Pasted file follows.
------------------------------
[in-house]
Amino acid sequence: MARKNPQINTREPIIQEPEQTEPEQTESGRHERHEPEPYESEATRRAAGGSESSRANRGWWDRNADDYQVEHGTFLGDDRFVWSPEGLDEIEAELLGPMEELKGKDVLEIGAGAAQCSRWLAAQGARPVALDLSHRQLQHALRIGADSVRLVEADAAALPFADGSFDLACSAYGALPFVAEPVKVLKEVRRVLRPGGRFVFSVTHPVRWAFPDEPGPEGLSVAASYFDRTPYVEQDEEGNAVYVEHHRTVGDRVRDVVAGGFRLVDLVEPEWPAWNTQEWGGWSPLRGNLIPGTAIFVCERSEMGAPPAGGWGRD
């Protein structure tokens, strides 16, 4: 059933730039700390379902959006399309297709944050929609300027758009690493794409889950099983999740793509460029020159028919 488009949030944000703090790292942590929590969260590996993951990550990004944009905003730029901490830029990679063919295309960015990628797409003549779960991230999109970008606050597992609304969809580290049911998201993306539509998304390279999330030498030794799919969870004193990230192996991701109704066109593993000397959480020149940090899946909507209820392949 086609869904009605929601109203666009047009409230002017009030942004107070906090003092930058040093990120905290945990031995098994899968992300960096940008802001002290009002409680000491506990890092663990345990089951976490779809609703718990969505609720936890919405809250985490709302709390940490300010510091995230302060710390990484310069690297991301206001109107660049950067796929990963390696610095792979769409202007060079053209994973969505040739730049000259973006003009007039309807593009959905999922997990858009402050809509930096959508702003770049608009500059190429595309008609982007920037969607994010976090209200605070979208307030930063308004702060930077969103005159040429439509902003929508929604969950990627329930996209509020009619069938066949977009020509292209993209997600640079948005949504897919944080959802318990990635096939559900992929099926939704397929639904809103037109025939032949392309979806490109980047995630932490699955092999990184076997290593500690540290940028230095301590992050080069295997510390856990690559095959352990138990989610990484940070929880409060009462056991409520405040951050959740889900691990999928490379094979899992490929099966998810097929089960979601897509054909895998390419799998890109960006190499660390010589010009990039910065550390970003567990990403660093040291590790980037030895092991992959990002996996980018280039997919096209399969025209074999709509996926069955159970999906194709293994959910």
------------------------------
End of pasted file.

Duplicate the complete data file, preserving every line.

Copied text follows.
[in-house]
Amino acid sequence: MARKNPQINTREPIIQEPEQTEPEQTESGRHERHEPEPYESEATRRAAGGSESSRANRGWWDRNADDYQVEHGTFLGDDRFVWSPEGLDEIEAELLGPMEELKGKDVLEIGAGAAQCSRWLAAQGARPVALDLSHRQLQHALRIGADSVRLVEADAAALPFADGSFDLACSAYGALPFVAEPVKVLKEVRRVLRPGGRFVFSVTHPVRWAFPDEPGPEGLSVAASYFDRTPYVEQDEEGNAVYVEHHRTVGDRVRDVVAGGFRLVDLVEPEWPAWNTQEWGGWSPLRGNLIPGTAIFVCERSEMGAPPAGGWGRD
């Protein structure tokens, strides 16, 4: 059933730039700390379902959006399309297709944050929609300027758009690493794409889950099983999740793509460029020159028919 488009949030944000703090790292942590929590969260590996993951990550990004944009905003730029901490830029990679063919295309960015990628797409003549779960991230999109970008606050597992609304969809580290049911998201993306539509998304390279999330030498030794799919969870004193990230192996991701109704066109593993000397959480020149940090899946909507209820392949 086609869904009605929601109203666009047009409230002017009030942004107070906090003092930058040093990120905290945990031995098994899968992300960096940008802001002290009002409680000491506990890092663990345990089951976490779809609703718990969505609720936890919405809250985490709302709390940490300010510091995230302060710390990484310069690297991301206001109107660049950067796929990963390696610095792979769409202007060079053209994973969505040739730049000259973006003009007039309807593009959905999922997990858009402050809509930096959508702003770049608009500059190429595309008609982007920037969607994010976090209200605070979208307030930063308004702060930077969103005159040429439509902003929508929604969950990627329930996209509020009619069938066949977009020509292209993209997600640079948005949504897919944080959802318990990635096939559900992929099926939704397929639904809103037109025939032949392309979806490109980047995630932490699955092999990184076997290593500690540290940028230095301590992050080069295997510390856990690559095959352990138990989610990484940070929880409060009462056991409520405040951050959740889900691990999928490379094979899992490929099966998810097929089960979601897509054909895998390419799998890109960006190499660390010589010009990039910065550390970003567990990403660093040291590790980037030895092991992959990002996996980018280039997919096209399969025209074999709509996926069955159970999906194709293994959910």